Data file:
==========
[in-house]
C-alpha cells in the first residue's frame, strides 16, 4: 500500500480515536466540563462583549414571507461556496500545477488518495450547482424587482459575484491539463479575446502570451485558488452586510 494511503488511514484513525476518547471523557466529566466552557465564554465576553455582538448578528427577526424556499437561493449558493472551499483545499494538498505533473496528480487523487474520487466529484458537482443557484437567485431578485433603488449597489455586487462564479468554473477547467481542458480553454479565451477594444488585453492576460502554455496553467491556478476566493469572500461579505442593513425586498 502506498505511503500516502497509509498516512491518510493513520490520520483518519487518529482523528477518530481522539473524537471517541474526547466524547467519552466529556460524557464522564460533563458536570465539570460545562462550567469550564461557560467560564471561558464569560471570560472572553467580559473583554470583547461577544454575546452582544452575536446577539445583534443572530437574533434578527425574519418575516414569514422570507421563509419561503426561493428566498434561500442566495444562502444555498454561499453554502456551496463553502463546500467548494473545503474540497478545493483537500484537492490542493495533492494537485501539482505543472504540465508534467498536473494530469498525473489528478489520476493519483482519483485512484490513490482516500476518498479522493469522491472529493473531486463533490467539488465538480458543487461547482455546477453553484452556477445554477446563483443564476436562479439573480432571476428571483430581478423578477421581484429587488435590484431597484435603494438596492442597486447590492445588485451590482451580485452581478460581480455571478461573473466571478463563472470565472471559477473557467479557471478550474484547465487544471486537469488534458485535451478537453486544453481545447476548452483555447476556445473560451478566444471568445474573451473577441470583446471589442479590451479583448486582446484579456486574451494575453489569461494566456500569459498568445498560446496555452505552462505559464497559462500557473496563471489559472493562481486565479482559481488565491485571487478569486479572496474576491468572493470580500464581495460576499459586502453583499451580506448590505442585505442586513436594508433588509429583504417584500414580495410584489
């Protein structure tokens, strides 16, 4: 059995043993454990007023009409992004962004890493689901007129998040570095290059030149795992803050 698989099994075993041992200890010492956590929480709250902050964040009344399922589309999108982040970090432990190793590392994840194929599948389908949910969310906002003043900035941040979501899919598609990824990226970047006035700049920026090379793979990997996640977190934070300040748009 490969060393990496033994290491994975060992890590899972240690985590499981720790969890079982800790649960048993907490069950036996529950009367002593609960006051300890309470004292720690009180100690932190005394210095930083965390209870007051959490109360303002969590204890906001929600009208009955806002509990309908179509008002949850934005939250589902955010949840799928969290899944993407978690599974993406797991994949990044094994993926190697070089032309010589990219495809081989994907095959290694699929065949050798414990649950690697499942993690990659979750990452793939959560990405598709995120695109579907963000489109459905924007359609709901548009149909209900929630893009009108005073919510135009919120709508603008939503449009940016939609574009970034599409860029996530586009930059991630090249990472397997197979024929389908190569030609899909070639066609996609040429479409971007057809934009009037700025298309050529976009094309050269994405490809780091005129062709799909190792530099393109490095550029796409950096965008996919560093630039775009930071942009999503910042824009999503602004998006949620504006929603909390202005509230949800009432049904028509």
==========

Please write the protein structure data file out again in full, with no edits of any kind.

[in-house]
C-alpha cells in the first residue's frame, strides 16, 4: 500500500480515536466540563462583549414571507461556496500545477488518495450547482424587482459575484491539463479575446502570451485558488452586510 494511503488511514484513525476518547471523557466529566466552557465564554465576553455582538448578528427577526424556499437561493449558493472551499483545499494538498505533473496528480487523487474520487466529484458537482443557484437567485431578485433603488449597489455586487462564479468554473477547467481542458480553454479565451477594444488585453492576460502554455496553467491556478476566493469572500461579505442593513425586498 502506498505511503500516502497509509498516512491518510493513520490520520483518519487518529482523528477518530481522539473524537471517541474526547466524547467519552466529556460524557464522564460533563458536570465539570460545562462550567469550564461557560467560564471561558464569560471570560472572553467580559473583554470583547461577544454575546452582544452575536446577539445583534443572530437574533434578527425574519418575516414569514422570507421563509419561503426561493428566498434561500442566495444562502444555498454561499453554502456551496463553502463546500467548494473545503474540497478545493483537500484537492490542493495533492494537485501539482505543472504540465508534467498536473494530469498525473489528478489520476493519483482519483485512484490513490482516500476518498479522493469522491472529493473531486463533490467539488465538480458543487461547482455546477453553484452556477445554477446563483443564476436562479439573480432571476428571483430581478423578477421581484429587488435590484431597484435603494438596492442597486447590492445588485451590482451580485452581478460581480455571478461573473466571478463563472470565472471559477473557467479557471478550474484547465487544471486537469488534458485535451478537453486544453481545447476548452483555447476556445473560451478566444471568445474573451473577441470583446471589442479590451479583448486582446484579456486574451494575453489569461494566456500569459498568445498560446496555452505552462505559464497559462500557473496563471489559472493562481486565479482559481488565491485571487478569486479572496474576491468572493470580500464581495460576499459586502453583499451580506448590505442585505442586513436594508433588509429583504417584500414580495410584489
């Protein structure tokens, strides 16, 4: 059995043993454990007023009409992004962004890493689901007129998040570095290059030149795992803050 698989099994075993041992200890010492956590929480709250902050964040009344399922589309999108982040970090432990190793590392994840194929599948389908949910969310906002003043900035941040979501899919598609990824990226970047006035700049920026090379793979990997996640977190934070300040748009 490969060393990496033994290491994975060992890590899972240690985590499981720790969890079982800790649960048993907490069950036996529950009367002593609960006051300890309470004292720690009180100690932190005394210095930083965390209870007051959490109360303002969590204890906001929600009208009955806002509990309908179509008002949850934005939250589902955010949840799928969290899944993407978690599974993406797991994949990044094994993926190697070089032309010589990219495809081989994907095959290694699929065949050798414990649950690697499942993690990659979750990452793939959560990405598709995120695109579907963000489109459905924007359609709901548009149909209900929630893009009108005073919510135009919120709508603008939503449009940016939609574009970034599409860029996530586009930059991630090249990472397997197979024929389908190569030609899909070639066609996609040429479409971007057809934009009037700025298309050529976009094309050269994405490809780091005129062709799909190792530099393109490095550029796409950096965008996919560093630039775009930071942009999503910042824009999503602004998006949620504006929603909390202005509230949800009432049904028509």